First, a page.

There are many reasons to be cheerful when visitors descend upon London – you know catch up, hang out, shoot the breeze, blah de blah; but, it’s also an excuse to eat out at nice restaurants – if ever an excuse was necessary. St. John’s (of the doughnut fame I reviewed in my first blog) of St. John Street in Clerkenwell has long been on my list of restaurants to eat out in, and when a friend was in town from D.C. it gave the ideal opportunity to visit the Michelin star rated restaurant.
The restaurant itself has a school canteen feel to it, quite a wide space and the restaurant is full for a Wednesday night. There’s a relaxed feel to the building and the clientele comprised of lots of men in search of offal. We were seated at the back of the restaurant which was the perfect position to witness the transportation of the suckling pig to a private room where a 70th birthday party was taking place. A suckling pig on a spit is an impressive sight and the smell was beautiful. To the heavens I give thanks for swine.Bread is brought to our table as we peruse the menu. The bakery at St. John’s is excellent and the bread is as always very good. For my main course, I’m torn between the grouse or the mallard and beetroot, and I select the mallard. It’s quite tasty, and the mallard has quite a strong taste to it. The piece d’resistance among the three main courses is the braised rabbit with red cabbage and prunes which is delicious.
The rabbit pretty much melts on the tongue. It’s delightful so I have some food envy. The final main course is the roast middlewhite with turnips. The piece of pig however is quite fatty and as the most expensive main course on the menu (£23.80), a disappointment.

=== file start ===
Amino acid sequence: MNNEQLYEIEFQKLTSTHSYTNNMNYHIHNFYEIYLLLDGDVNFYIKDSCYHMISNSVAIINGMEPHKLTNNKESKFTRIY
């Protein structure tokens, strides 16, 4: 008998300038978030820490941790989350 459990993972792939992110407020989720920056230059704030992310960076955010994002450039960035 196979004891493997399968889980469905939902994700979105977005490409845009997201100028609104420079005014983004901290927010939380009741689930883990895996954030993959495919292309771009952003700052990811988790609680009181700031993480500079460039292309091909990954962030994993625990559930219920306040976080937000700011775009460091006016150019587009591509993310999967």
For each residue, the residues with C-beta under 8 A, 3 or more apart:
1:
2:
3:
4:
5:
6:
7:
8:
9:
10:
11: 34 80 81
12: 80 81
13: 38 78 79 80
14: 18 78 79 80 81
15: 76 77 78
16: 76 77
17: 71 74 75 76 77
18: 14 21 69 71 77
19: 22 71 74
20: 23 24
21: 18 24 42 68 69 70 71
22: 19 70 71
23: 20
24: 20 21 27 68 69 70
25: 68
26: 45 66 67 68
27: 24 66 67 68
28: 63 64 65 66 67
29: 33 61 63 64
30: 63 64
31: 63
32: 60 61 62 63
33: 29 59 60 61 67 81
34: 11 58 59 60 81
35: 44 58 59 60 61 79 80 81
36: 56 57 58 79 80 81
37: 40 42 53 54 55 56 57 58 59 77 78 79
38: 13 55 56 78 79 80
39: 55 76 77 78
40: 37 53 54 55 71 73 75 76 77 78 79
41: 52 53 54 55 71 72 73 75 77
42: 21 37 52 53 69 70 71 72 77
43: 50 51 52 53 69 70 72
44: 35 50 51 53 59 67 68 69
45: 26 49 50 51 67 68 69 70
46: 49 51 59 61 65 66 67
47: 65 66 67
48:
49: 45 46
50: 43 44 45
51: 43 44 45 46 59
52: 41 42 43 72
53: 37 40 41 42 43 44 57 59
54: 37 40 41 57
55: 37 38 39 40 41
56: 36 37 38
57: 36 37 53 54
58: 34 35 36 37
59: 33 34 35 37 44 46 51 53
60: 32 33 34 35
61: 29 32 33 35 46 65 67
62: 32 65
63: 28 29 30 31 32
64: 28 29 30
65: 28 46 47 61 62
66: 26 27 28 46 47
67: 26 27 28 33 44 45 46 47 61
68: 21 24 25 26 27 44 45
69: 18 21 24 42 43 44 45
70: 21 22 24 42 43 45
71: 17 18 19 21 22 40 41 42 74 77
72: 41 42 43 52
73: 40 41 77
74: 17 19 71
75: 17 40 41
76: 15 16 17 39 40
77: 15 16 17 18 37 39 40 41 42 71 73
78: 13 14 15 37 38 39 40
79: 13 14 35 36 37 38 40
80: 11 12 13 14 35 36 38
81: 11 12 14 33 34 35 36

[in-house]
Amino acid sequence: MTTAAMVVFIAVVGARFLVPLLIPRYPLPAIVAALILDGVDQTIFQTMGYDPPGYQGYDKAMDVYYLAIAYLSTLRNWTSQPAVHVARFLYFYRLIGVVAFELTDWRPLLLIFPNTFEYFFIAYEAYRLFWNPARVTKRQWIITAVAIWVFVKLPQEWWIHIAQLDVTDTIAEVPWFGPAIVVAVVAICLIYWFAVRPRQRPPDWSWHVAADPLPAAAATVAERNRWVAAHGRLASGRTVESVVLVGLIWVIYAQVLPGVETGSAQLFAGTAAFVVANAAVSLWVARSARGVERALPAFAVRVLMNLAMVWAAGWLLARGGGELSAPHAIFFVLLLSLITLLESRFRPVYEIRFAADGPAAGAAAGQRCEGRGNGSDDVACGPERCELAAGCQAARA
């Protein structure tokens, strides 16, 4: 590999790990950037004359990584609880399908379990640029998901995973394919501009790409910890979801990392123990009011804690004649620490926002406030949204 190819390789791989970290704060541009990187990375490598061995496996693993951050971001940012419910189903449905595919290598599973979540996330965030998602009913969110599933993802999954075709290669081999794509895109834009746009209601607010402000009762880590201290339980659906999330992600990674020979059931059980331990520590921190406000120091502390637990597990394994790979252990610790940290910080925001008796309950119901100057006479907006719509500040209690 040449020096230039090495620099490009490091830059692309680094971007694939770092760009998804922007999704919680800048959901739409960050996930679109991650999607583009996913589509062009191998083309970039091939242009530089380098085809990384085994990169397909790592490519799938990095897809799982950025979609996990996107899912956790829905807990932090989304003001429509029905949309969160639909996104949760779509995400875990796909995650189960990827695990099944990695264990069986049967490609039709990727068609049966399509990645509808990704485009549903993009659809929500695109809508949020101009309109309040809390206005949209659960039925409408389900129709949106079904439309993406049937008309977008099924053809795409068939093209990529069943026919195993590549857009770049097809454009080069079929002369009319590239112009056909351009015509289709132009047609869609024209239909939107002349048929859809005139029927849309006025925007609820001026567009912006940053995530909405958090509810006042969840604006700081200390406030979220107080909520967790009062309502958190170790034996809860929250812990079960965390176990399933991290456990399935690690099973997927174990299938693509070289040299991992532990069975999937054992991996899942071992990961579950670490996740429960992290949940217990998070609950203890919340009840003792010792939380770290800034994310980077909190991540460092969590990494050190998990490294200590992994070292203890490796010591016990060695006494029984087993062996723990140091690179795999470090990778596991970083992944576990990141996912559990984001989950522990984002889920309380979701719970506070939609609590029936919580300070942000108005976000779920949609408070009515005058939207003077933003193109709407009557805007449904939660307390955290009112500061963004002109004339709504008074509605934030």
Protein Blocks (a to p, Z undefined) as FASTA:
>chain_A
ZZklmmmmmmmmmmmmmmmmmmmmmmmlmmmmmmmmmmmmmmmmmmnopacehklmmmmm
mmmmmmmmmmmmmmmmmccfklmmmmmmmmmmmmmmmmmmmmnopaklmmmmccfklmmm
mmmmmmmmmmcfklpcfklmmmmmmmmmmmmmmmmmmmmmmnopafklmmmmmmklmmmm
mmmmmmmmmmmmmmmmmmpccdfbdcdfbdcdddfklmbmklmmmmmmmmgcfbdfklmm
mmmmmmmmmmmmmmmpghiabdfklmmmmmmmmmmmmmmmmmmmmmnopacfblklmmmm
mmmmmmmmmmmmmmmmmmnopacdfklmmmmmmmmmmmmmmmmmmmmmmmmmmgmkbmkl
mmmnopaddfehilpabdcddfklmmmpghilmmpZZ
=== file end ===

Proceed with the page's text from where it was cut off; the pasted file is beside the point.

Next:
We get sides of new potatoes and savoy cabbage, of which, the spuds were the highlight. The cabbage was very buttery in my humble opinion.
For desert I get the caramel tart and clementines. The caramel has a mousse like texture and it’s the best caramel tart I’ve ever eaten (and I’ve eaten some nice caramel tarts). I know St. John’s is known for its meat primarily, but really, the desserts they make deserve high praise. Between their doughnuts to be found a Maltby Street (not on the menu here), and this caramel tart, they just get it.
We also have half a dozen madelines which are basically queen cakes baked in an oyster shell type baking tray. They’re nice, but at the end of the day, they’re still queen cakes.
The final dessert was the gingerloaf & butterscotch sauce. It’s gingery and rich and is served with a scoop of ice-cream. What's not to like?
The service was excellent, the staff friendly and informative. The bill for three was just shy of £150 including a couple of bottles of very nice wine, so it’s certainly pricey, but is it worth it? If I had opted for the braised rabbit, followed by the caramel tart, this would be a 5 star review; the roast middlewhite however was the only real let down. The thought of the braised rabbit and caramel tart makes me salivate whenever I think about it. I would certainly go back.